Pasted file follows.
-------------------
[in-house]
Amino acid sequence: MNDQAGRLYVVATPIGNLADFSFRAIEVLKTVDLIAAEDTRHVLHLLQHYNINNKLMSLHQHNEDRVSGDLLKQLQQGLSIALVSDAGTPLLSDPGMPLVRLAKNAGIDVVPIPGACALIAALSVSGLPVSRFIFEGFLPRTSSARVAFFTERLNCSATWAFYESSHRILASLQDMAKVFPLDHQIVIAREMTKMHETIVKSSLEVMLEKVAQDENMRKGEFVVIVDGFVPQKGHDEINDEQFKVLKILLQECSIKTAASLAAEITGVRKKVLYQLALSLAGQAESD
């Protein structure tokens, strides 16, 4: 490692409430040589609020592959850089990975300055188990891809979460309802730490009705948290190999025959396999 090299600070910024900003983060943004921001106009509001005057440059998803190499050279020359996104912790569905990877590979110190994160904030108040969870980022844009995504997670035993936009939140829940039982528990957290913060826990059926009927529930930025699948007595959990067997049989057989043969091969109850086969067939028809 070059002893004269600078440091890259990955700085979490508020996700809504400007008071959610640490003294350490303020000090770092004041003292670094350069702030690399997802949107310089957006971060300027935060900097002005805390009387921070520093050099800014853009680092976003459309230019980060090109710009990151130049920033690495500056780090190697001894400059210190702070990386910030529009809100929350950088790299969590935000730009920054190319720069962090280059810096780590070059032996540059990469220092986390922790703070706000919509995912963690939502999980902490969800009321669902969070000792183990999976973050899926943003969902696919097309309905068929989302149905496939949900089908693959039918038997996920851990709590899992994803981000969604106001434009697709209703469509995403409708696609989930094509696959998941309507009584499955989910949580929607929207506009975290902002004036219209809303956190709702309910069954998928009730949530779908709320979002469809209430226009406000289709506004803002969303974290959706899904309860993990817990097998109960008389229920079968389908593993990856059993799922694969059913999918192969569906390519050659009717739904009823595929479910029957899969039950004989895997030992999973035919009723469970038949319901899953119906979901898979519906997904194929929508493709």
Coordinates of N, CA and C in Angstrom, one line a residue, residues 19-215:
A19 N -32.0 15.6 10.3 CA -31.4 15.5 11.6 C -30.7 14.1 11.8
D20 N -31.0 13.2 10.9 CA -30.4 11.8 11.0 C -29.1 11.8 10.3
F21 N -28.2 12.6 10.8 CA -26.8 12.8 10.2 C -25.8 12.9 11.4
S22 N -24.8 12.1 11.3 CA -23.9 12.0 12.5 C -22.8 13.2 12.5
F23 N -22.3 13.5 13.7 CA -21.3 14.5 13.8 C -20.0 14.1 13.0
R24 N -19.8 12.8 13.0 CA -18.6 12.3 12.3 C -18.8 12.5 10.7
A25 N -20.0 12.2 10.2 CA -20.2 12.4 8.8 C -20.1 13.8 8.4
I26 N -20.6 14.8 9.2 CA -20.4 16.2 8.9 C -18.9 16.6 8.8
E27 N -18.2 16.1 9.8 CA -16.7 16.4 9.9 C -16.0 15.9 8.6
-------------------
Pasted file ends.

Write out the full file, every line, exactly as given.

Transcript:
[in-house]
Amino acid sequence: MNDQAGRLYVVATPIGNLADFSFRAIEVLKTVDLIAAEDTRHVLHLLQHYNINNKLMSLHQHNEDRVSGDLLKQLQQGLSIALVSDAGTPLLSDPGMPLVRLAKNAGIDVVPIPGACALIAALSVSGLPVSRFIFEGFLPRTSSARVAFFTERLNCSATWAFYESSHRILASLQDMAKVFPLDHQIVIAREMTKMHETIVKSSLEVMLEKVAQDENMRKGEFVVIVDGFVPQKGHDEINDEQFKVLKILLQECSIKTAASLAAEITGVRKKVLYQLALSLAGQAESD
């Protein structure tokens, strides 16, 4: 490692409430040589609020592959850089990975300055188990891809979460309802730490009705948290190999025959396999 090299600070910024900003983060943004921001106009509001005057440059998803190499050279020359996104912790569905990877590979110190994160904030108040969870980022844009995504997670035993936009939140829940039982528990957290913060826990059926009927529930930025699948007595959990067997049989057989043969091969109850086969067939028809 070059002893004269600078440091890259990955700085979490508020996700809504400007008071959610640490003294350490303020000090770092004041003292670094350069702030690399997802949107310089957006971060300027935060900097002005805390009387921070520093050099800014853009680092976003459309230019980060090109710009990151130049920033690495500056780090190697001894400059210190702070990386910030529009809100929350950088790299969590935000730009920054190319720069962090280059810096780590070059032996540059990469220092986390922790703070706000919509995912963690939502999980902490969800009321669902969070000792183990999976973050899926943003969902696919097309309905068929989302149905496939949900089908693959039918038997996920851990709590899992994803981000969604106001434009697709209703469509995403409708696609989930094509696959998941309507009584499955989910949580929607929207506009975290902002004036219209809303956190709702309910069954998928009730949530779908709320979002469809209430226009406000289709506004803002969303974290959706899904309860993990817990097998109960008389229920079968389908593993990856059993799922694969059913999918192969569906390519050659009717739904009823595929479910029957899969039950004989895997030992999973035919009723469970038949319901899953119906979901898979519906997904194929929508493709």
Coordinates of N, CA and C in Angstrom, one line a residue, residues 19-215:
A19 N -32.0 15.6 10.3 CA -31.4 15.5 11.6 C -30.7 14.1 11.8
D20 N -31.0 13.2 10.9 CA -30.4 11.8 11.0 C -29.1 11.8 10.3
F21 N -28.2 12.6 10.8 CA -26.8 12.8 10.2 C -25.8 12.9 11.4
S22 N -24.8 12.1 11.3 CA -23.9 12.0 12.5 C -22.8 13.2 12.5
F23 N -22.3 13.5 13.7 CA -21.3 14.5 13.8 C -20.0 14.1 13.0
R24 N -19.8 12.8 13.0 CA -18.6 12.3 12.3 C -18.8 12.5 10.7
A25 N -20.0 12.2 10.2 CA -20.2 12.4 8.8 C -20.1 13.8 8.4
I26 N -20.6 14.8 9.2 CA -20.4 16.2 8.9 C -18.9 16.6 8.8
E27 N -18.2 16.1 9.8 CA -16.7 16.4 9.9 C -16.0 15.9 8.6